Next Saturday (Oct. 3) is the start of the statewide archery hunting season for antlered and antlerless deer. The season runs until Nov. 14 including Sunday, Nov. 15 and again from Nov. 16-20. Then there’s the post Christmas Day late season from Dec. 26 until Jan. 18.
The Pennsylvania Game Commission (PGC) makes note of some regulation changes for archers going afield:
*For bowhunters hunting during the three, first time Sunday hunting days, and when hunting on private property, hunters are required to carry written permission from the landowner.
*Hunters are reminded of the new “Purple Paint Law” that entitles landowners to mark their boundaries with purple markings instead of signs.
*Hunters may use illuminated nocks for arrows or bolts but may not use transmitter-tracking arrows which are illegal.
*If using portable tree stands on state game lands, they must be marked with durable identification that identifies the stand owner. Tags must include owner’s name, address, CID number appearing on their hunting license or a unique number obtained from the PGC’s Outdoor Shop or PGC website.
*Portable tree stands on state game lands must be removed no later than two weeks after the close of the flintlock and late archery seasons.
Additionally, if hunting in a chronic wasting disease (CWD) area and when shooting a deer from a disease management area (DMA), the PGC says you cannot take high-risk parts including, meat, the head, spinal cord, backbone, spleen, skull plate and attached antler - if visible brain or spinal cord tissue is present and more – beyond DMA boundaries (listed on PGCs website). The skull plate with attached antlers, may be removed if no visible brain or spinal cord material is present. There are several sites where hunters can dispose of high-risk parts from public areas within DMA’s. Consult the PGC’s website for locations.
The PGC says this doesn’t mean hunters who take a buck have to give up the antlers, as they can take the rack and skull plate – if properly cleaned - to a taxidermist or home and put the rest of the head in a collection bin for testing.
If the deer is suspect, the agency said hunters can take it to any processor or taxidermist located inside the DMA boundaries, or, a cooperating processor or taxidermist identified on the interactive map at www.bit.ly/PGC-CWDmap, or at http://bit.ly/wherecanitakemydeerPGC.
There has also been some controversy regarding using deer urine as attractants for deer hunting. In contacting Bob Frye, PGC’s CWD Communications Specialist, he said deer urine may not be used in CWD/DMA areas. But when asked about the new 100 percent CWD free urine from Inventive Outdoors, a Woodbridge, VA based company, Frye said, “If the product is indeed free of cervid urine, it’s legal to use inside or outside of a disease management area.”
While on the topic of deer scent, Bob’s Wildlife Taxidermy in Orefield received the first batch of his fresh “Yurine Luck” buck urine. Last season several bowhunters told him they managed to lure their bucks into bow range by putting down a urine trail with his fresh buck scent.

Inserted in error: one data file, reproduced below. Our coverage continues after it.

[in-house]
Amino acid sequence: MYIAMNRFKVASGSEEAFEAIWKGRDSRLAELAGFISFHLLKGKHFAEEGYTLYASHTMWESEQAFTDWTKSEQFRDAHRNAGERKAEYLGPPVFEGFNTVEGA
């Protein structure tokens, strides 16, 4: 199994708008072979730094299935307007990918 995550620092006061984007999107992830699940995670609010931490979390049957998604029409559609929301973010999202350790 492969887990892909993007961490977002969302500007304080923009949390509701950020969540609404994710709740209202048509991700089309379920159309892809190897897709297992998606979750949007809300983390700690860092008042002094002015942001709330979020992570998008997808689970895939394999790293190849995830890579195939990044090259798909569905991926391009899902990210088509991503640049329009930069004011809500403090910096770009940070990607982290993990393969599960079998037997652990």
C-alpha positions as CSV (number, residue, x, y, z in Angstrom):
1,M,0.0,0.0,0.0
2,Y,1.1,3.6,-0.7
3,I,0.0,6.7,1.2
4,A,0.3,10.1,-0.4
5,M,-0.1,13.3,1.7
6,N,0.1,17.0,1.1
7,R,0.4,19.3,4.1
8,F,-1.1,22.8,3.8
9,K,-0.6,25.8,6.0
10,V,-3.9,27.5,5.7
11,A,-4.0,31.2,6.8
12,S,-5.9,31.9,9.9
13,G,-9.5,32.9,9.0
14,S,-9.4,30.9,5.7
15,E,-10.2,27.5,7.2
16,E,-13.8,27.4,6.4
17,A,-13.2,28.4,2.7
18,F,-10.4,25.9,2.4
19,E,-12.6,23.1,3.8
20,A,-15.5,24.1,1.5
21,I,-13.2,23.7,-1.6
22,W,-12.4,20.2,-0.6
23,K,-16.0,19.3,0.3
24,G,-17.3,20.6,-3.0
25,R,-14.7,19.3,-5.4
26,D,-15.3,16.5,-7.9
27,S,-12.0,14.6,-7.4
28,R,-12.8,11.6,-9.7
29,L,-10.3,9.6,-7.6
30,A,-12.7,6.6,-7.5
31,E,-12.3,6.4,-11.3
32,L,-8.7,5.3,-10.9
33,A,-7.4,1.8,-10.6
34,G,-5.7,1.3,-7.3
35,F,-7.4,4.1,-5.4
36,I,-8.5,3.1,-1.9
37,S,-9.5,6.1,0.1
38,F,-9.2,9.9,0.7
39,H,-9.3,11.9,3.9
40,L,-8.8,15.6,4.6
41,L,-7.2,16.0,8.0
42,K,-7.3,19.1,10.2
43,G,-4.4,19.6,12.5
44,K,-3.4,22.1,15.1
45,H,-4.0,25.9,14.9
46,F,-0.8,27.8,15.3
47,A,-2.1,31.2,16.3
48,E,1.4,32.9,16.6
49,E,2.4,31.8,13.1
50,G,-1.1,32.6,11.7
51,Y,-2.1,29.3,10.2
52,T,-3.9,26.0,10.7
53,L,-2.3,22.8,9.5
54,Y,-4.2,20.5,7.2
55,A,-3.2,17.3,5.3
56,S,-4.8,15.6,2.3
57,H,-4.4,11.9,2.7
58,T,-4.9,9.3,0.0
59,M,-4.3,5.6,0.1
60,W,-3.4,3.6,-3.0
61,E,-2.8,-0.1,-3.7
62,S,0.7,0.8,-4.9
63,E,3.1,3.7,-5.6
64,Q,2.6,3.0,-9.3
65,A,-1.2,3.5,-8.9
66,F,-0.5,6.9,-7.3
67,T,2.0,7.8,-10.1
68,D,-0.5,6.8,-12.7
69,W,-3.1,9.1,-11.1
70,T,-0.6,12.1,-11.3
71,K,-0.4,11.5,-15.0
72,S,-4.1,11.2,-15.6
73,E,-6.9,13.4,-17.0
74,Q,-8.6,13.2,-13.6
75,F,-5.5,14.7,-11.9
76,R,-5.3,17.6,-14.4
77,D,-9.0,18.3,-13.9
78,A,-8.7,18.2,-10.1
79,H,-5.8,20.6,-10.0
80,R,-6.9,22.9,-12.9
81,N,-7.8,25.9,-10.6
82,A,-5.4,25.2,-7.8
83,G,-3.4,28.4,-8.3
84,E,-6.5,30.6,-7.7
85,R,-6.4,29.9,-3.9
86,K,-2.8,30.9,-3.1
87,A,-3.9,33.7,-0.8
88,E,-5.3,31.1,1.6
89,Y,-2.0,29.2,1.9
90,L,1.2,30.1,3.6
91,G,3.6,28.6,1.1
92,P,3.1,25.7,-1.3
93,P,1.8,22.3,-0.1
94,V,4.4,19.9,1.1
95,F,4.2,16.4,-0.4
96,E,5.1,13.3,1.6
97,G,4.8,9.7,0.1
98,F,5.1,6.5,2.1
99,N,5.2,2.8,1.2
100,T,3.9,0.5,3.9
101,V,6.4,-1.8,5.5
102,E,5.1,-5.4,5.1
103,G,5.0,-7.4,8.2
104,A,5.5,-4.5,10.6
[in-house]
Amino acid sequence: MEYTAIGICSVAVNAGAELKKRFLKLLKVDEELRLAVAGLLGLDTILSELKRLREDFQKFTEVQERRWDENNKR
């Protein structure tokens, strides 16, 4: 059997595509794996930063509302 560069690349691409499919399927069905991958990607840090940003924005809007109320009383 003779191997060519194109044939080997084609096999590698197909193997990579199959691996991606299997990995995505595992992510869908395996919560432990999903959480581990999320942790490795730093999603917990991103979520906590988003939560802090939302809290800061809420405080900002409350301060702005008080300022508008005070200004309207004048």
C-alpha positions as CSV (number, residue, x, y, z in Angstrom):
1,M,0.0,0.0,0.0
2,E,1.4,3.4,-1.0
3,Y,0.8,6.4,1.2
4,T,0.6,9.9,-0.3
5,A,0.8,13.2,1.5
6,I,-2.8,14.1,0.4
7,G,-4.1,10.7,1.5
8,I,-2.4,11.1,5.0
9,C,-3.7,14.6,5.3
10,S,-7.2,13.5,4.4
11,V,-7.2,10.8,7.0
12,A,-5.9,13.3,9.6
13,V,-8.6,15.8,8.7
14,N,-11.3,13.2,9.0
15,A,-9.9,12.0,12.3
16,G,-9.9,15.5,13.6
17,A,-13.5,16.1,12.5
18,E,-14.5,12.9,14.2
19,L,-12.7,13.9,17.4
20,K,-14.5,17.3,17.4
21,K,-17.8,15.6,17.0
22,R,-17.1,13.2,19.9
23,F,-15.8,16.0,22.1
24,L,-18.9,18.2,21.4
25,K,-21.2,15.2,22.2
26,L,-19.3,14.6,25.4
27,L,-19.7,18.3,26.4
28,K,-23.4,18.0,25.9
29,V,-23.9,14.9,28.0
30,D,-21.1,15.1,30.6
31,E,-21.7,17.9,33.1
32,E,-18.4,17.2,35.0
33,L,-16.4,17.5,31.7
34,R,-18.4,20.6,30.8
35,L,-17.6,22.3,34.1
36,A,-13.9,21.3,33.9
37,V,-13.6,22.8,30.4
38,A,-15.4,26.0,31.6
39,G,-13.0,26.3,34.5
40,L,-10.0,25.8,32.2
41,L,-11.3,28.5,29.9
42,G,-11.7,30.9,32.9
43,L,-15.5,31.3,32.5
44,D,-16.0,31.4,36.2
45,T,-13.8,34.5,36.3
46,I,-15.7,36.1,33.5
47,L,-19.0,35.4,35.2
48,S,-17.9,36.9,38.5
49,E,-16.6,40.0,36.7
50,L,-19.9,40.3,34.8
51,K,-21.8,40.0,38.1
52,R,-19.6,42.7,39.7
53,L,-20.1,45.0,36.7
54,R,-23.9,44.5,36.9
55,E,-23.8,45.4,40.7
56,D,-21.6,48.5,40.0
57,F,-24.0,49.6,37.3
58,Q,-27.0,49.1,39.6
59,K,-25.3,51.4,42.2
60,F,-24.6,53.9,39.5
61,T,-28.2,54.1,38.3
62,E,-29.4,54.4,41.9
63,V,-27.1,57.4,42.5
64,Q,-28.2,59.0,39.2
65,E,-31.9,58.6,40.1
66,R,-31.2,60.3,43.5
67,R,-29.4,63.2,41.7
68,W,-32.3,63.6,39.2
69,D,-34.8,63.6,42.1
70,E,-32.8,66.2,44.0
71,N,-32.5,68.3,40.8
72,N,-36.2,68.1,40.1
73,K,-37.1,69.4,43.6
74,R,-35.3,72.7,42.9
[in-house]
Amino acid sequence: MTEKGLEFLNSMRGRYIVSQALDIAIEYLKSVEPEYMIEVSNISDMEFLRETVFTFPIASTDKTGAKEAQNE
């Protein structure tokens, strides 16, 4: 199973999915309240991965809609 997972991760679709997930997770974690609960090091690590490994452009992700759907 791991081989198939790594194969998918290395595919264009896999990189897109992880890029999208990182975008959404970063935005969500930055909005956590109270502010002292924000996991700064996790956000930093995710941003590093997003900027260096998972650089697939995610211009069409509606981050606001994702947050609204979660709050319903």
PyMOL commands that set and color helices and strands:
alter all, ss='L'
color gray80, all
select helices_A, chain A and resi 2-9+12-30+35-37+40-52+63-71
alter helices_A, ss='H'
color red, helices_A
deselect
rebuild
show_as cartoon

Also on Oct. 3 is the special rabbit hunting season for eligible junior hunters with or without required license. The season ends on Oct. 17 when the statewide season opens for rabbits. This is an opportunity for juniors to learn the sport and enjoy the great outdoors.
ANTLERLESS DEER LICENSE APPLICATION PROCESS UNDER REVIEW
Pennsylvania Game Commission staff today appeared before the Board of Commissioners to deliver a report on the application process for antlerless deer licenses.
While the existing process is required by state law, and can’t be changed by the Game Commission unless the General Assembly first passes legislation that amends the law, the commissioners asked staff in July to proactively review the process.
Existing state law requires that antlerless deer licenses be issued by county treasurers.
Game Commission staff determined the existing automated license system used by the agency is capable of issuing antlerless licenses, either on a first-come, first-serve basis, or through lottery. Staff identified its preferred option is selling antlerless deer licenses on a first-come, first-serve basis, and identified a procedure and plan for implementing this process. The Commission will now continue to work with the General Assembly on amending Title 34 to allow for modernization of the antlerless license sale process.
With this week being the first week of fall, and if you’re a motorboat owner, be it a fishing or recreational boat, and don’t have plans using it again until next spring, the folks at BoatUS suggest following these guidelines for winter storage.
*Freshwater flush: Use a flushing attachment or run the outboard in a tank filled with clean water.
*Empty fuel lines and carburetors: With the engine running, disconnect the fuel line from the engine. When the engine dies, the fuel delivery components will be empty, preventing gums from forming in the stagnant gasoline and clogging lines, jets or injectors.
* Fog the carburetor intake(s): Before the engine runs out of fuel, spray fogging oil into the carb(s). Fogging oil is an anticorrosive that will protect the internal surfaces of the carb and cylinders. Typically, the engine will run rough just before it runs out of fuel. As that happens, give the carb(s) a heavier shot of fogging oil to insure internal surfaces are fully coated.